The Connective Corridor Façade Improvement Program was funded through Empire State Development which allocated three rounds of funding totaling $1,075,000 to help improve 70 properties in the Connective Corridor district.
All three funding rounds are now closed and applications are no longer being accepted. Many projects are done, with more being completed in 2016.
The program is administered by Syracuse University’s Office of Community Engagement and Economic Development. It provides funding assistance to improve the physical and aesthetic conditions of properties along and adjacent to the Connective Corridor, thereby enhancing the urban experience of living, working and enjoying cultural opportunities in University Hill and downtown Syracuse. It is managed by a community-based Connective Corridor Façade Committee that includes representatives from Syracuse University, the City of Syracuse and the Downtown Committee of Syracuse, as well as other University Hill faculty and staff with experience in architecture and landscape design, and community members with expertise in historic preservation, real estate, and community development.
The program encourages the development of a distinct identity for the Connective Corridor in a way that respects and preserves the unique or historical character of individual properties, while including design elements that mark the route, and create opportunities for business development. The maximum award was $25,000 per property.
Goals of the program include:
- Highlighting the Connective Corridor as a streetscape improvement district that ignites arts and culture, tourism, business and residential development, and external investment through capital improvements;
- Promoting an attractive, continuous identity for the Corridor, a signature urban design project that links the University Hill and downtown central business districts, creating both curb appeal and enhanced economic and social activity;
- Fostering a high level of reinvestment in properties and storefronts along the route.
Eligible applicants included:
- Commercial, industrial, mixed use and non-profit properties.
- For-profit and non-profit organizations were eligible.
- Property owners and tenants were eligible to apply. Tenants needed a lease agreement in place and statement of permission from the property owner.
Funds could be used for capital improvements to a building’s physical exterior, features or items that increase social activity, and/or landscaping to enhance curb appeal. Funds could not be used for the demolition or deconstruction of historically significant components of building façades. Funds could not be used for improvements that are not visible from the street. Funds could not be used for interior improvements or renovations unless they contribute to an improved curb appeal or increased social activity (e.g., architecturally significant interior lighting, etc.)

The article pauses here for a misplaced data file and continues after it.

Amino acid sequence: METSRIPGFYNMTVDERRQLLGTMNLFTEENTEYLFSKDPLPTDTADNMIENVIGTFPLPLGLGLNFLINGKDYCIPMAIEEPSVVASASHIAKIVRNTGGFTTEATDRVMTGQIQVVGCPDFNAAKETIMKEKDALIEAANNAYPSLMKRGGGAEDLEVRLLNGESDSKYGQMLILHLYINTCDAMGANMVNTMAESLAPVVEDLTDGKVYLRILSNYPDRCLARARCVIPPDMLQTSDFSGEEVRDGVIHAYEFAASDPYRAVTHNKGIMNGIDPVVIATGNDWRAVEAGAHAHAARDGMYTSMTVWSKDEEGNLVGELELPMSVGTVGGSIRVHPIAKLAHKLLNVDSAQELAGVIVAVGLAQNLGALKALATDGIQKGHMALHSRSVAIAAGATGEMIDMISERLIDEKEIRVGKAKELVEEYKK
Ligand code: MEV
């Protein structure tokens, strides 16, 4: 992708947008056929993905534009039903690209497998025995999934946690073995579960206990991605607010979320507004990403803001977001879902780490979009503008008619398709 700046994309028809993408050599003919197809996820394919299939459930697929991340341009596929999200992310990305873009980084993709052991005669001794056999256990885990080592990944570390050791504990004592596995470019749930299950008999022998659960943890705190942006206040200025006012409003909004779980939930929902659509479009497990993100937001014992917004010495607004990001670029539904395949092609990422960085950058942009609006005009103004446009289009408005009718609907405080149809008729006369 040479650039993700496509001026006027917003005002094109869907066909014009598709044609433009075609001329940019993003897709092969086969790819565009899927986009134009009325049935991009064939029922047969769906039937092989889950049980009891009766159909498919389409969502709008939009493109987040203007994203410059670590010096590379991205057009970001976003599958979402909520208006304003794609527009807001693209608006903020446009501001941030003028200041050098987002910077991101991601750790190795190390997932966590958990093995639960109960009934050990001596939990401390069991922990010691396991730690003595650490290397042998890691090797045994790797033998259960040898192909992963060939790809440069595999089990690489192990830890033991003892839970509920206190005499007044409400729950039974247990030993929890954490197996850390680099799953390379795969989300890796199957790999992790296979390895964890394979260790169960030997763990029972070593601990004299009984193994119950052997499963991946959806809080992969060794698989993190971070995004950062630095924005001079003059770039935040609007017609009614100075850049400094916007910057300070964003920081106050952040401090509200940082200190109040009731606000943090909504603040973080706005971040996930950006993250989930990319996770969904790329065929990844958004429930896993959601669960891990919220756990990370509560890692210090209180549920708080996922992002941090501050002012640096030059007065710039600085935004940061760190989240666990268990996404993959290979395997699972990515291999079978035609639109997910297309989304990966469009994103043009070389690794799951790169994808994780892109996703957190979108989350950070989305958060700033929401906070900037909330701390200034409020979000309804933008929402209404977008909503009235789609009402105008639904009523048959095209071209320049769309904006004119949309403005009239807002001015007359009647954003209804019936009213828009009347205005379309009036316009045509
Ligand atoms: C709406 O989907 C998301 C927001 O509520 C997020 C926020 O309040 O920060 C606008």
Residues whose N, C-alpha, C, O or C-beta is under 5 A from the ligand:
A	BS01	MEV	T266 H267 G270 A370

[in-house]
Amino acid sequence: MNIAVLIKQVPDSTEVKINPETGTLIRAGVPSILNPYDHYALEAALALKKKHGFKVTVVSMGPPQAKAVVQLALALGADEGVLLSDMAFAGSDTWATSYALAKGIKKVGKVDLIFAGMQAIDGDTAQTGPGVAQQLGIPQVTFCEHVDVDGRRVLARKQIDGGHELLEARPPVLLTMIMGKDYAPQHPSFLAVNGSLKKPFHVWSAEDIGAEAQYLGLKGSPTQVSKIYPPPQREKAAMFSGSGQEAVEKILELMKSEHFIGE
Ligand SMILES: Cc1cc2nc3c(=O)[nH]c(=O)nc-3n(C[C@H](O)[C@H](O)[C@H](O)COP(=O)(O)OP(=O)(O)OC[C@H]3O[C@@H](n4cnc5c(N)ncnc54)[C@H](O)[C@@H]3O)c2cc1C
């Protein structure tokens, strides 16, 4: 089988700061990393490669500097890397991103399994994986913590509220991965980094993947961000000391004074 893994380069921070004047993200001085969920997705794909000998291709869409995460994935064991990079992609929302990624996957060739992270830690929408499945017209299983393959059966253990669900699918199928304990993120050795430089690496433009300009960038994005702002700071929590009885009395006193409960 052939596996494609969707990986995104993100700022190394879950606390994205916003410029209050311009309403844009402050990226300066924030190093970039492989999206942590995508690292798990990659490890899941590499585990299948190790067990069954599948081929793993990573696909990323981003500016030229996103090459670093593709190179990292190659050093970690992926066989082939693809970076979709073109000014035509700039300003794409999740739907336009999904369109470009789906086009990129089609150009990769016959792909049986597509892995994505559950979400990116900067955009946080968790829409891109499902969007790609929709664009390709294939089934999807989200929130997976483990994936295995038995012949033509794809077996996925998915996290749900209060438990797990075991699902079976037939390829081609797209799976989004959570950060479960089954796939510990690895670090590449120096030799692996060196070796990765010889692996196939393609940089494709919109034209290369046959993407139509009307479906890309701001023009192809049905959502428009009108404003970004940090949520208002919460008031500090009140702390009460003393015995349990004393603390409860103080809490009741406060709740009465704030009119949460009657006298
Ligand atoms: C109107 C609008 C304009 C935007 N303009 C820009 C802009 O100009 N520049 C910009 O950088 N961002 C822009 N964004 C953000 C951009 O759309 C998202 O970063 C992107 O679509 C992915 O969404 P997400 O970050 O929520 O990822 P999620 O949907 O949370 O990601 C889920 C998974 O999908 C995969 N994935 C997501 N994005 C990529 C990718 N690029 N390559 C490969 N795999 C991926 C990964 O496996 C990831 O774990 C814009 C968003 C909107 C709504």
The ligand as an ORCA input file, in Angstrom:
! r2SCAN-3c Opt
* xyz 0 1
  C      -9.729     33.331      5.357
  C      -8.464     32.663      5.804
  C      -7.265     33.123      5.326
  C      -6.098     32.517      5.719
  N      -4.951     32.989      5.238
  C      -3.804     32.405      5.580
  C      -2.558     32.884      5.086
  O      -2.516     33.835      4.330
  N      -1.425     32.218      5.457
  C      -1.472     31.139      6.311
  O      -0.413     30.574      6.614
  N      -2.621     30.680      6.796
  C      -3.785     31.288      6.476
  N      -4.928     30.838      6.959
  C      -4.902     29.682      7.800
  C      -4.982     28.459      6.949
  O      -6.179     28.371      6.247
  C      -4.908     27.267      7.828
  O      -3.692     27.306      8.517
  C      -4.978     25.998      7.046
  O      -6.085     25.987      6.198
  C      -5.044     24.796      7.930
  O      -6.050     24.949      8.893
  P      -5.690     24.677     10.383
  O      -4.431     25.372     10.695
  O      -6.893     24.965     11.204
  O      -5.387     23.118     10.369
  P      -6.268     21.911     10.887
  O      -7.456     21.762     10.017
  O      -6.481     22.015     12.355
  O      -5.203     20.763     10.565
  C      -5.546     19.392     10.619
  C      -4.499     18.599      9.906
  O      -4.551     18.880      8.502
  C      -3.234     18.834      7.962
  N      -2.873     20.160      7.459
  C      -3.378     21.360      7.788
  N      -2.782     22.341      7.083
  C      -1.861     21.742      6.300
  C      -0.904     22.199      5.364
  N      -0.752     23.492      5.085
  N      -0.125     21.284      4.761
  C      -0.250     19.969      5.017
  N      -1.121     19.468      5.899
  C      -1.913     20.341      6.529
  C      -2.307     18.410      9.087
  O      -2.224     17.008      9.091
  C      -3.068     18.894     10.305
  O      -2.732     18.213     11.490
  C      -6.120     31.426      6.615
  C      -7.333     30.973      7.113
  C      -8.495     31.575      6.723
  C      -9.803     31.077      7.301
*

Criteria for funding:
- Integration of the Connective Corridor design aesthetic. Applicants were encouraged to visibly integrate design elements consistent with the Connective Corridor brand elements developed as a “Kit of Parts” by external design consultants which included B&L Engineering, OLIN, Tillett Lighting Design and Pentagram.
- Improved vacant space or structure. Plans that included new tenant commitments or otherwise improve the façade – particularly on ground floor locations – by addressing vacant window spaces, making repairs, removing outdated signage, and/or incorporating interior lighting.
- Enhances historic preservation. Plans that restored or improved buildings that have status or are eligible for the National Register, or are listed or eligible for local protected sites or district status. Materials and techniques used must conform to standards for such designated properties.
- Iconic lighting of architecturally significant buildings. Plans that illuminated historically significant structures along or visible from the Connective Corridor street or bus route.
- Increased social or economic activity. Plans that facilitated the addition of dining or retail establishments, expansion of cultural activity, and/or the creation of outdoor accommodations such as a café or seating area.
- Inclusion of artwork in façade improvement plan. Plans that integrated artwork such as murals, graphics, storefront galleries or transmedia projections to further reflect the cultural richness of the community.
- Green materials. Improvements that included the use of environmentally-friendly materials.
- Leveraged funds. Applicants that demonstrated that were investing private funds or other non NYS-sources of funds to acquire, and/or complete interior and exterior renovations of the property. Projects with greater equity match, were scored more competitively. An equity match was required.